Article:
Explained: Relative clauses in English
Published on May 12, 2021 / Updated on November 10, 2022
What are relative clauses, anyway?
If you’re not sure how to answer that question, you’re in the right place! Follow along as we discuss the different types of relative clauses in English, what they do and how to use them properly.
A relative clause is a part of a sentence that adds meaning or extra details.
If you remove a relative clause from a sentence, the grammar of the sentence will still make sense. However, the meaning could change a lot (depending on the type of clause).
There are two general types of relative clauses in English: defining/identifying clauses, and non-defining clauses.
The job of a defining or identifying clause is to give us useful information about which person or thing the sentence is referring to.
As you’ll see below, defining relative clauses are not separated by commas.
Here’s what that looks like (the defining clause is in bold):
The cat that scratched me was very mean.
As we mentioned earlier, you can remove the clause from the sentence and the grammar will still make sense. But in this case, the meaning of the sentence will really change:
The cat that scratched me was very mean. → The cat was very mean.
While the sentence still makes sense, we’ve lost some important information by removing the identifying clause (we no longer know which cat was very mean).
Now that we’ve gone over the basics, let’s see what it looks like when a relative pronoun – the pronoun that introduces a relative clause – is the subject or object of a defining relative clause.
When a relative pronoun is the subject of the defining clause, you can use:
A defining relative clause (which contains these pronouns) can come after the subject or the object of a sentence.
Note: You cannot remove these pronouns from a defining relative clause.
The dress that costs $200 is beautiful.
The instructor who taught that course was very knowledgeable.
Our company is looking for an employee who can work weekends.
She has a cat that only eats fresh fish.
When a relative pronoun is used as a the object of a sentence, you can also use:
Once again, a clause containing these pronouns can come after either the subject or the object of a sentence.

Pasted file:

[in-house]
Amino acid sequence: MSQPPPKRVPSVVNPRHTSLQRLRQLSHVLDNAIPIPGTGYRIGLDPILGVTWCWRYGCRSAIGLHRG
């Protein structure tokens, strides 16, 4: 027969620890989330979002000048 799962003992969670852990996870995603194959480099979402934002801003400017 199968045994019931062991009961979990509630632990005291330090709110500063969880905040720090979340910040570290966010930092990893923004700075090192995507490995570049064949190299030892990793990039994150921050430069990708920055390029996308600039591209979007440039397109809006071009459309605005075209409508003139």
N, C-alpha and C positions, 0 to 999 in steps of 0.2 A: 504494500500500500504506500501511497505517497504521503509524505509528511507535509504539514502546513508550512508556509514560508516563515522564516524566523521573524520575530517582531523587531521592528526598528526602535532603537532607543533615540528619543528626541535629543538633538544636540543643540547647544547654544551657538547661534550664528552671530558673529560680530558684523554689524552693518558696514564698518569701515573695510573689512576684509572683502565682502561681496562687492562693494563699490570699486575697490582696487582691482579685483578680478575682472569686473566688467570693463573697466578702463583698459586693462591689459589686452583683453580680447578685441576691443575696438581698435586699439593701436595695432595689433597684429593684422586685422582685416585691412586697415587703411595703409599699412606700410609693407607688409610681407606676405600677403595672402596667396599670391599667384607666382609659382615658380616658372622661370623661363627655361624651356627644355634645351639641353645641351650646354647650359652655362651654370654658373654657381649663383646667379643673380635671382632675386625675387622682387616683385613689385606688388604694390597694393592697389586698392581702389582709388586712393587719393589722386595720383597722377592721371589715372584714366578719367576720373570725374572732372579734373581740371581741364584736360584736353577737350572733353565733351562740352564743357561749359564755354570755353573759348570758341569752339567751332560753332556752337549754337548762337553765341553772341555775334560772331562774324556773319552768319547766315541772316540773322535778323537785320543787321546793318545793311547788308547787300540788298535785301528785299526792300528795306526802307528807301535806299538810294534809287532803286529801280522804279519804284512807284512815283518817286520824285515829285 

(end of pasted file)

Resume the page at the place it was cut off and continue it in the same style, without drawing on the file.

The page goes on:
Note: This time, you can remove the pronoun and the sentence will still make sense.
The people (who) we met yesterday were so funny.
The job (that) I got is a dream come true.
She ate all the cake (that) I bought.
I like that guy (who) you introduced me to.
Non-defining relative clauses are different from their defining relative clauses: they give extra information that isn’t necessary (interesting, sure – but not important). If the clause is removed, the meaning of the sentence will be about the same.
Another difference is that non-defining relative clauses should be surrounded by commas or parentheses.
Here’s an example for you:
The pizza, which is my son’s favourite, is from that shop.
If we remove the non-defining clause, we still keep the main meaning of the sentence:
The pizza, which is my son’s favourite, is from that shop. → The pizza is from that shop.
For non-defining relative clauses, you can use:
Note: You cannot drop the pronouns from non-defining relative clauses.
As in all other cases we’ve discussed, the relative clause containing these pronouns can come after the subject or object of a sentence.
My dad, who will be 73 in May, has always been a hard worker.
Their car, which has a leather interior, is parked outside.
I live in Vancouver, which has some great walking trails.
Next month, I’m going to see my best friend, who has two kids.
We’ve covered a lot and we’re almost done! There are just a few other things you should know about relative clauses in English.
If your relative clause has a preposition, put it at the end of the clause. Otherwise, you’ll sound very formal and unnatural:
The hospital (that) he works at is huge.
NOT: The hospital at which he works is huge.
Sometimes, you can replace the preposition with a question word. So, using our example above:
The hospital where he works is huge.
We use “where” here because we’re talking about a location.
If you need to indicate possession (the ownership of something), use ‘whose’ for both people and things:
The woman whose dog ran away is crying.
The company whose employees work from home is expanding.
Relative clauses are everywhere! Remember the tips above and start adding them to your everyday conversations. You’ll be using them effortlessly before you know it!
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